to 5

    on the 5ives




The others had not tried to get Miriam up, and by the time she woke they were evidently ready, for she could hear their anticipatory clicks and whirs. When she unfolded her limbs, difficult lately because of the stiffness, her cover slipped off and she saw that her wound had gone to rust, the skin cracked to expose what lay beneath, the edges green.
       She’d been housed in this room for all of her twelve years. In that span there had been only two others like her, both regressing just as she was doing now, ragged flesh coloring on the afternoon of the first day, swelling the second, fissuring the third. How long the men would wait was not a question. They had taken the others on the third day. Today they would come for her.
       Emma, the one who had dwelled here longest, stood before her. Miriam accepted the offered hand and raised herself, and the elder, who was smooth and dark, touched her shoulder. She was sitting there, just so, as the others creaked through the low opening to the outside, the last, Emma, switching off the overhead and tying back the greasy canvas curtain to let in the morning gray.
       The room lightened to brown—brown walls, with here and there a brown electrical outlet; a brown workbench stocked with a small electric heater, three cans of oil, and a terra cotta bowl half-filled with nuts and machine bolts mostly rusted past use. Miriam reached into the space between the wall and metal side rail of her rack and drew out a cylinder of solder. She held it up for the light. One of the men—alone, looking all around him—had come to the pen the other day and beckoned. She was obliged to finish the morning feeding, but it was also necessary to heed the men, and she obeyed. He reached right through between the rails, then, and touched her. Moments later, after she was permitted to step back, he tossed beyond her reach something silver, then sauntered off, two other men having just emerged into the gray light of the barn doorway. Miriam went to fetch it, and it happened before she was aware it could—just in an instant, a tug, and then…down. It took time to clear the pen. Then she’d been walked outside and made to idle on a spare feed trough until the dusk.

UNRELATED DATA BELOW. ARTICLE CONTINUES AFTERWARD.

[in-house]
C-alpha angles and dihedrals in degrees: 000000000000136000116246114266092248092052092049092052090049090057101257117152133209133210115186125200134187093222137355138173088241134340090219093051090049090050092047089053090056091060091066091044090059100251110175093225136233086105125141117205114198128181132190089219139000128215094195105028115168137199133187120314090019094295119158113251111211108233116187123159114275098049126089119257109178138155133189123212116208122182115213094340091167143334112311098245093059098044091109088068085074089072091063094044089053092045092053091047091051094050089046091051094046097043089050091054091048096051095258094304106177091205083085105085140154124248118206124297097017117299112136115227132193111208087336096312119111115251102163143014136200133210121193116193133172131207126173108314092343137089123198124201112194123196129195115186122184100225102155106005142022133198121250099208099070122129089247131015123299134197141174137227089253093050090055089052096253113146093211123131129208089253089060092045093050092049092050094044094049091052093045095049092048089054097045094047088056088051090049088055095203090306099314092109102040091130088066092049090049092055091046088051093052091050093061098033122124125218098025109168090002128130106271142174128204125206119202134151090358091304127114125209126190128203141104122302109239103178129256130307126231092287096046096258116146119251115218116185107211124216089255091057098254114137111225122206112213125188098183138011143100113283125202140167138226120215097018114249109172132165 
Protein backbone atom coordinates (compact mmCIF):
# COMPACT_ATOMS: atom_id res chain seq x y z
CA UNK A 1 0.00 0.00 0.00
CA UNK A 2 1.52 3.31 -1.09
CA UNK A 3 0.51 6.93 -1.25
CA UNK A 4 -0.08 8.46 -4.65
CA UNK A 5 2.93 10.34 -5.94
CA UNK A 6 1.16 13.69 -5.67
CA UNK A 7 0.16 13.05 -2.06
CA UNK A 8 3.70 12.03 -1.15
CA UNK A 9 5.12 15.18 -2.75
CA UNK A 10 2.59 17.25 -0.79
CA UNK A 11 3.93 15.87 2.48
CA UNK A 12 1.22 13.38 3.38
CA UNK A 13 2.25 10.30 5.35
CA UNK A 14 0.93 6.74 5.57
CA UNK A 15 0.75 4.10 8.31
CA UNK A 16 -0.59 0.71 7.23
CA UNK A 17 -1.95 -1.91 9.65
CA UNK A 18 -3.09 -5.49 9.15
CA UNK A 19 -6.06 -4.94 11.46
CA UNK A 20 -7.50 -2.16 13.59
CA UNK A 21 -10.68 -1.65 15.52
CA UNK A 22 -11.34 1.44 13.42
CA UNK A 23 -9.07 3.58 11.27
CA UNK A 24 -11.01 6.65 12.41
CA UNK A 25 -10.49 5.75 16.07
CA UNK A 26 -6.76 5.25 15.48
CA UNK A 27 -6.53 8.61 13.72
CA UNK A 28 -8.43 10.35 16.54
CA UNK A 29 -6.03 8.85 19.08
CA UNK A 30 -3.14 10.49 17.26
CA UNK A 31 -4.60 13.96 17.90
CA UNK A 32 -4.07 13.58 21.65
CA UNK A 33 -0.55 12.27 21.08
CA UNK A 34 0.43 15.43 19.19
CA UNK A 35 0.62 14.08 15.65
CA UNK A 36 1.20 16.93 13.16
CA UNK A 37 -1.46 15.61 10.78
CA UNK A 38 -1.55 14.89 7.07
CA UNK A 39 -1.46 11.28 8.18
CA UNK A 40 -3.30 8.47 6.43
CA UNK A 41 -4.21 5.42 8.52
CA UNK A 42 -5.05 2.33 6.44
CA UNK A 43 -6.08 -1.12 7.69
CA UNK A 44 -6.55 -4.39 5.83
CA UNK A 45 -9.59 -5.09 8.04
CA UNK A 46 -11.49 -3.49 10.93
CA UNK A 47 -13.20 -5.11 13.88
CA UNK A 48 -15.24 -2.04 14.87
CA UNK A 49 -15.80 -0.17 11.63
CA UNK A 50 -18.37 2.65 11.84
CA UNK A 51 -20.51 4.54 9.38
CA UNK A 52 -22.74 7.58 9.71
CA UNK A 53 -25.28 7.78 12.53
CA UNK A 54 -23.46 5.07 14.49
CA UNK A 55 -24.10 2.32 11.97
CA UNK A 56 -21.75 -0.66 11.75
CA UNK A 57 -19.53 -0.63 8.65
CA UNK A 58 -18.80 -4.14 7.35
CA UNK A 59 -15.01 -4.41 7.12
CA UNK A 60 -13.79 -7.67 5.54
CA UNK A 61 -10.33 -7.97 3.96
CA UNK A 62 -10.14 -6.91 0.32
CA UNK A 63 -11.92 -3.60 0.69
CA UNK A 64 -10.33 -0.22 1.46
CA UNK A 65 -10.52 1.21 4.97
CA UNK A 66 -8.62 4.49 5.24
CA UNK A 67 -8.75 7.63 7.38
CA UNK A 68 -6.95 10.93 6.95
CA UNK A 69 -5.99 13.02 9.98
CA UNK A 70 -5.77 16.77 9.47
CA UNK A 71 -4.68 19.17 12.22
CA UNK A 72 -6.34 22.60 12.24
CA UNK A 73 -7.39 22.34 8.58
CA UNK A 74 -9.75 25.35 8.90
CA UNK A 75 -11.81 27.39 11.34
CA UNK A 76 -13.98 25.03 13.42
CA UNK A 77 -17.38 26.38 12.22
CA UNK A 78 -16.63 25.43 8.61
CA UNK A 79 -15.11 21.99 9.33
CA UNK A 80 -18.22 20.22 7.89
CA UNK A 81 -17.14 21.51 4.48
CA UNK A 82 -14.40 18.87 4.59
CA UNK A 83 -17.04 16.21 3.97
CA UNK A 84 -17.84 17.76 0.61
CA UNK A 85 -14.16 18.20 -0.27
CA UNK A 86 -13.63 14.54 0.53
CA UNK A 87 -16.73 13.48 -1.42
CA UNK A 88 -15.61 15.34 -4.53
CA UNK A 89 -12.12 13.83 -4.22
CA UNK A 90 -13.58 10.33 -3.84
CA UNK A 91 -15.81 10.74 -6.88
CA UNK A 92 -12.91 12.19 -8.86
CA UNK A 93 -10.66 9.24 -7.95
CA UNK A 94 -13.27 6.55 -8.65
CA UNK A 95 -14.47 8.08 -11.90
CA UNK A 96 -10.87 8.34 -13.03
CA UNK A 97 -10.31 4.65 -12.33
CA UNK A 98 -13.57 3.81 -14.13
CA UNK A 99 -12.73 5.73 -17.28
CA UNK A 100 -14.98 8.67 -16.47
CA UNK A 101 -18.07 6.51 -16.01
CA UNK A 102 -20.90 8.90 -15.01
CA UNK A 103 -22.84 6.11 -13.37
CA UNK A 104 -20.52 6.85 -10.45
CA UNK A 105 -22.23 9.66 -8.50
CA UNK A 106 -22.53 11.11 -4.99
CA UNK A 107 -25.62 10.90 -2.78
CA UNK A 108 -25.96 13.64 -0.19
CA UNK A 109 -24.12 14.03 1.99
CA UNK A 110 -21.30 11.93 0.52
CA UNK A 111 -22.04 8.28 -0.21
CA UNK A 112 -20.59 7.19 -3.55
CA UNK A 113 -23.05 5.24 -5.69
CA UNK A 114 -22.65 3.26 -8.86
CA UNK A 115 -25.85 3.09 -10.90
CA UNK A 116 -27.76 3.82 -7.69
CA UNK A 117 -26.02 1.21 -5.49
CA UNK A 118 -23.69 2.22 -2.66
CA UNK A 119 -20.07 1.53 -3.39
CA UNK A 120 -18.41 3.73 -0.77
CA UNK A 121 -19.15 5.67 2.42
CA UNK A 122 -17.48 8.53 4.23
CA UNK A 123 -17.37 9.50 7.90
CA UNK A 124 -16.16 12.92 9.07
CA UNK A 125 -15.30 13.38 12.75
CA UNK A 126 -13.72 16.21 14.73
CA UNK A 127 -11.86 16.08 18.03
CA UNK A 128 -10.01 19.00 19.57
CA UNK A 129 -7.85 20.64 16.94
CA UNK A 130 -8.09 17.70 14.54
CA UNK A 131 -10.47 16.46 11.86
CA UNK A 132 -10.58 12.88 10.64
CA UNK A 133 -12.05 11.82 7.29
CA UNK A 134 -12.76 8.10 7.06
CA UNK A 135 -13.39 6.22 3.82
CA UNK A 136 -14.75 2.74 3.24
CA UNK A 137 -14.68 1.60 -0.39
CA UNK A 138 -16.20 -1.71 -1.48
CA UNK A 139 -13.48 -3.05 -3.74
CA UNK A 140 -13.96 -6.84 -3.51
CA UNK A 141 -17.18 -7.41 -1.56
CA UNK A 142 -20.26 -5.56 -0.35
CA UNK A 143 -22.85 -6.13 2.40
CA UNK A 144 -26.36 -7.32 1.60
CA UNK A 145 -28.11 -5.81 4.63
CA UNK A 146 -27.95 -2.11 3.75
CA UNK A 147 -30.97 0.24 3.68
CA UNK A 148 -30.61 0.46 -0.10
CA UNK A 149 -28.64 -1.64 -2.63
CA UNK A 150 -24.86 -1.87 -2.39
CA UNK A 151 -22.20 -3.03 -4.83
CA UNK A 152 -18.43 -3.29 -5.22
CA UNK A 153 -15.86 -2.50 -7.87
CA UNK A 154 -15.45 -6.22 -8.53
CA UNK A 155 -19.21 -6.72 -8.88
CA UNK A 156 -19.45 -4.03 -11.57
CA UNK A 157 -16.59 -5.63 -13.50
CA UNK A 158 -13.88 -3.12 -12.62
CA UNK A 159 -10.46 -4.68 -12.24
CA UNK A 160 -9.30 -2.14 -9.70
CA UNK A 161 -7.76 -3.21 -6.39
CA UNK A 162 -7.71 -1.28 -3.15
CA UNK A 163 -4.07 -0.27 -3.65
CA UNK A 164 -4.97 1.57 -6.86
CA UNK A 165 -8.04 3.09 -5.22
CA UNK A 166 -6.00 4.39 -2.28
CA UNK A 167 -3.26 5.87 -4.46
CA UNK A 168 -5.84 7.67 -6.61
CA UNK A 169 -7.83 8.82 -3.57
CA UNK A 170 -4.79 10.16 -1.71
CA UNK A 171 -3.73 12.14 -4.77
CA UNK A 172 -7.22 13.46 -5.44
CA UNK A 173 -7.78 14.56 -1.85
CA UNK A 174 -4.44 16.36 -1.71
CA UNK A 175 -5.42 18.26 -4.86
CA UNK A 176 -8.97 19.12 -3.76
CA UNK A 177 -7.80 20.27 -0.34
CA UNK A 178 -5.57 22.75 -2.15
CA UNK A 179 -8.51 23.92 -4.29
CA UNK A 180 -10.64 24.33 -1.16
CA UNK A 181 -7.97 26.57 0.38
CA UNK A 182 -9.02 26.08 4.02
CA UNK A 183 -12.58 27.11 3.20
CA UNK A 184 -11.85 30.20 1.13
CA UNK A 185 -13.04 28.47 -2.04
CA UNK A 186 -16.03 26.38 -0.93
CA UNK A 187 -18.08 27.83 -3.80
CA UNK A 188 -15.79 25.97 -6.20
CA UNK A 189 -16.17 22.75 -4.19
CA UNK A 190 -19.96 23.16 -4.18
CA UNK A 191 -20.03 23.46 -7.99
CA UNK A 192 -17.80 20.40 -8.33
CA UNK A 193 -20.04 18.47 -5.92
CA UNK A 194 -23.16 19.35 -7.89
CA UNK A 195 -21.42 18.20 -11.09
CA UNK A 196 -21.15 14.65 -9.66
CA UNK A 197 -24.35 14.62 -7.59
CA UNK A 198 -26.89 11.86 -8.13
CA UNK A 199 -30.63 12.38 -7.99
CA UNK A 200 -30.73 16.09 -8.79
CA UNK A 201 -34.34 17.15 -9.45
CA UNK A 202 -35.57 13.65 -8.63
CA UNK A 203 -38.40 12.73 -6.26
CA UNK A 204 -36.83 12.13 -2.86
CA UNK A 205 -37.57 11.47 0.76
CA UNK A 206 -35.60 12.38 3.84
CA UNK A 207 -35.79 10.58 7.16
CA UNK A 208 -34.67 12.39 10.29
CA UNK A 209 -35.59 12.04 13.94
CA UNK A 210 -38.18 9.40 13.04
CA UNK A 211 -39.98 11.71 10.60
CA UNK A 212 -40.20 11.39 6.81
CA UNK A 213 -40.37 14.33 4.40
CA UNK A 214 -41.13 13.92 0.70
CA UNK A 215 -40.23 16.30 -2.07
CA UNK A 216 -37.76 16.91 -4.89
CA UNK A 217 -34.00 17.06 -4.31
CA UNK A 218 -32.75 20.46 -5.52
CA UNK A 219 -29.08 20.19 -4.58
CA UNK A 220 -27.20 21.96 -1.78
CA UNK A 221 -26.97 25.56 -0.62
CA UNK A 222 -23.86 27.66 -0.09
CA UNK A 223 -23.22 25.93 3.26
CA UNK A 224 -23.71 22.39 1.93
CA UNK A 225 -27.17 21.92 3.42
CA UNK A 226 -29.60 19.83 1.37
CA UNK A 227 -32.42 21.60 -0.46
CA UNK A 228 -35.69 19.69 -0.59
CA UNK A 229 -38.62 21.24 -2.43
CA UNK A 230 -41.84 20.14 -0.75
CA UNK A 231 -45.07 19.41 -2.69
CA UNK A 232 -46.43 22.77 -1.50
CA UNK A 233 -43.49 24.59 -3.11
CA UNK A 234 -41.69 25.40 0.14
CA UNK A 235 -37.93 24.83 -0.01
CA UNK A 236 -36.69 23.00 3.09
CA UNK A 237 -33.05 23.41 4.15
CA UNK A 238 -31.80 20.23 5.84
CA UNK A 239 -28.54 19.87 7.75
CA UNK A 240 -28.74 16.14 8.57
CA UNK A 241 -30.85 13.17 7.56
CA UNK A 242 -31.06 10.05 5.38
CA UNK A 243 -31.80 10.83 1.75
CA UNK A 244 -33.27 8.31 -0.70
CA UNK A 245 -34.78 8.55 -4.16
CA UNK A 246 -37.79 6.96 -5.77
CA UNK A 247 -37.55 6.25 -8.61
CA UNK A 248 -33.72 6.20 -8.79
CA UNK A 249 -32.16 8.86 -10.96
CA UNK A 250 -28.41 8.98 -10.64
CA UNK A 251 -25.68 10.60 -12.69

From outside came the grating of wheels on sand. She returned the solder to its nook and ran a palm over her knee. A man crawled into the room, peering until his eyes adjusted and he could see her sitting at her rack, submissive. He put on the light. Two more entered. There was a tightening in her, for the second was the one who touched.
       The men plugged cords into the outlets and took readings from their black meters. One with no eyebrows approached. He stood resting his cotton work gloves against his hips. She held still and he knelt. He touched the skin near the wound, then drew a penlight from the pocket of his coveralls and examined her. At her thigh she sensed the whisper of his breath, in her sternum the cold of his steel probe. A red lamp blinked on his meter. Before, it had always been the amber.
       One of them—that man—held out an army blanket. She felt herself raised by the elbows, the scratch of the wool being draped around her. They laid her on the clay footing and dragged her to the opening. Two men hauled by the head and shoulders. The others pushed from within. Outside, she was distracted by the cawing of some wheeling gulls. She could smell the salt musk of them. What would it be, to fly?
She dangled just over the ground, the men clutching her wrists and ankles. One of them stripped the hasps from the tailgate of the wagon and tried to pull it open, but the damp had jammed the wood. She was tossed over the side instead.
       Four of them took the seats in front. The other, the one she knew from the corral, lay down with her in the bed. She recalled what he’d given her, but they were moving, and she knew they wouldn’t stop to retrieve it, and that her elders needed it anyway. And so they rolled, the squealing of the hubs and the wobble of the wheels fresh sensations—this was Miriam’s first time in the wagon.